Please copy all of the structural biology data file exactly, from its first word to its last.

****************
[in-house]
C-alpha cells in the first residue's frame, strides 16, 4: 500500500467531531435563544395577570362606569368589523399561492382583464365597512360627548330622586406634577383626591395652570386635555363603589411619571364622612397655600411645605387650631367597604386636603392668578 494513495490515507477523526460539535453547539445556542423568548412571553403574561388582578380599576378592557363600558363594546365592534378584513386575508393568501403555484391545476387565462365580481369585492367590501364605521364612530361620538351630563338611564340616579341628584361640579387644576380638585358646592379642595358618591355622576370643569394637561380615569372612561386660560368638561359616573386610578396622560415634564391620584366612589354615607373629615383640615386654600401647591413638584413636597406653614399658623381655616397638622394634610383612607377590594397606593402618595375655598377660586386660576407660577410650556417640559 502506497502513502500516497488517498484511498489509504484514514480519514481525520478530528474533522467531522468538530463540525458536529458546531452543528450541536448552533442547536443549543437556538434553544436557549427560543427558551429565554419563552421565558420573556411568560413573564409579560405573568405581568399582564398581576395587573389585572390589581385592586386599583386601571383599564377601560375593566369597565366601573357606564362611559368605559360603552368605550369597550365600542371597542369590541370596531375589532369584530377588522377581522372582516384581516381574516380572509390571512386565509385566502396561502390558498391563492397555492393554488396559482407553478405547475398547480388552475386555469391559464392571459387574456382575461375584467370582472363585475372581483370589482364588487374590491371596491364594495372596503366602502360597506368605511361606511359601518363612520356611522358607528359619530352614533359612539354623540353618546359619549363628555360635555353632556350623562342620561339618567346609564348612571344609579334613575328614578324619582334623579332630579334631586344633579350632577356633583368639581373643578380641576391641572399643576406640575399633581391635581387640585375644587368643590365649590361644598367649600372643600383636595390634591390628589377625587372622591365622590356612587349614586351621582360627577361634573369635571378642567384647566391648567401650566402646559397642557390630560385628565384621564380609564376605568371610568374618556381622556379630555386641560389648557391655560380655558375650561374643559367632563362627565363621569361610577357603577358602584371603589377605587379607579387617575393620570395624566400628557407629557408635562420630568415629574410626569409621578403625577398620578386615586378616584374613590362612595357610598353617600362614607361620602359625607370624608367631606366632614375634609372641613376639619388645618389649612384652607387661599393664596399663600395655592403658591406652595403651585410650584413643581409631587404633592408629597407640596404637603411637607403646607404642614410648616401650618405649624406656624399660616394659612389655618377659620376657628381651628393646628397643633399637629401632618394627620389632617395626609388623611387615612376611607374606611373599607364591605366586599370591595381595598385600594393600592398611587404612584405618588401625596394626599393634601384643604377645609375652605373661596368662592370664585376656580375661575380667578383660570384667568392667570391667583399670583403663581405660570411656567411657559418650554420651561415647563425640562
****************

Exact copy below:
[in-house]
C-alpha cells in the first residue's frame, strides 16, 4: 500500500467531531435563544395577570362606569368589523399561492382583464365597512360627548330622586406634577383626591395652570386635555363603589411619571364622612397655600411645605387650631367597604386636603392668578 494513495490515507477523526460539535453547539445556542423568548412571553403574561388582578380599576378592557363600558363594546365592534378584513386575508393568501403555484391545476387565462365580481369585492367590501364605521364612530361620538351630563338611564340616579341628584361640579387644576380638585358646592379642595358618591355622576370643569394637561380615569372612561386660560368638561359616573386610578396622560415634564391620584366612589354615607373629615383640615386654600401647591413638584413636597406653614399658623381655616397638622394634610383612607377590594397606593402618595375655598377660586386660576407660577410650556417640559 502506497502513502500516497488517498484511498489509504484514514480519514481525520478530528474533522467531522468538530463540525458536529458546531452543528450541536448552533442547536443549543437556538434553544436557549427560543427558551429565554419563552421565558420573556411568560413573564409579560405573568405581568399582564398581576395587573389585572390589581385592586386599583386601571383599564377601560375593566369597565366601573357606564362611559368605559360603552368605550369597550365600542371597542369590541370596531375589532369584530377588522377581522372582516384581516381574516380572509390571512386565509385566502396561502390558498391563492397555492393554488396559482407553478405547475398547480388552475386555469391559464392571459387574456382575461375584467370582472363585475372581483370589482364588487374590491371596491364594495372596503366602502360597506368605511361606511359601518363612520356611522358607528359619530352614533359612539354623540353618546359619549363628555360635555353632556350623562342620561339618567346609564348612571344609579334613575328614578324619582334623579332630579334631586344633579350632577356633583368639581373643578380641576391641572399643576406640575399633581391635581387640585375644587368643590365649590361644598367649600372643600383636595390634591390628589377625587372622591365622590356612587349614586351621582360627577361634573369635571378642567384647566391648567401650566402646559397642557390630560385628565384621564380609564376605568371610568374618556381622556379630555386641560389648557391655560380655558375650561374643559367632563362627565363621569361610577357603577358602584371603589377605587379607579387617575393620570395624566400628557407629557408635562420630568415629574410626569409621578403625577398620578386615586378616584374613590362612595357610598353617600362614607361620602359625607370624608367631606366632614375634609372641613376639619388645618389649612384652607387661599393664596399663600395655592403658591406652595403651585410650584413643581409631587404633592408629597407640596404637603411637607403646607404642614410648616401650618405649624406656624399660616394659612389655618377659620376657628381651628393646628397643633399637629401632618394627620389632617395626609388623611387615612376611607374606611373599607364591605366586599370591595381595598385600594393600592398611587404612584405618588401625596394626599393634601384643604377645609375652605373661596368662592370664585376656580375661575380667578383660570384667568392667570391667583399670583403663581405660570411656567411657559418650554420651561415647563425640562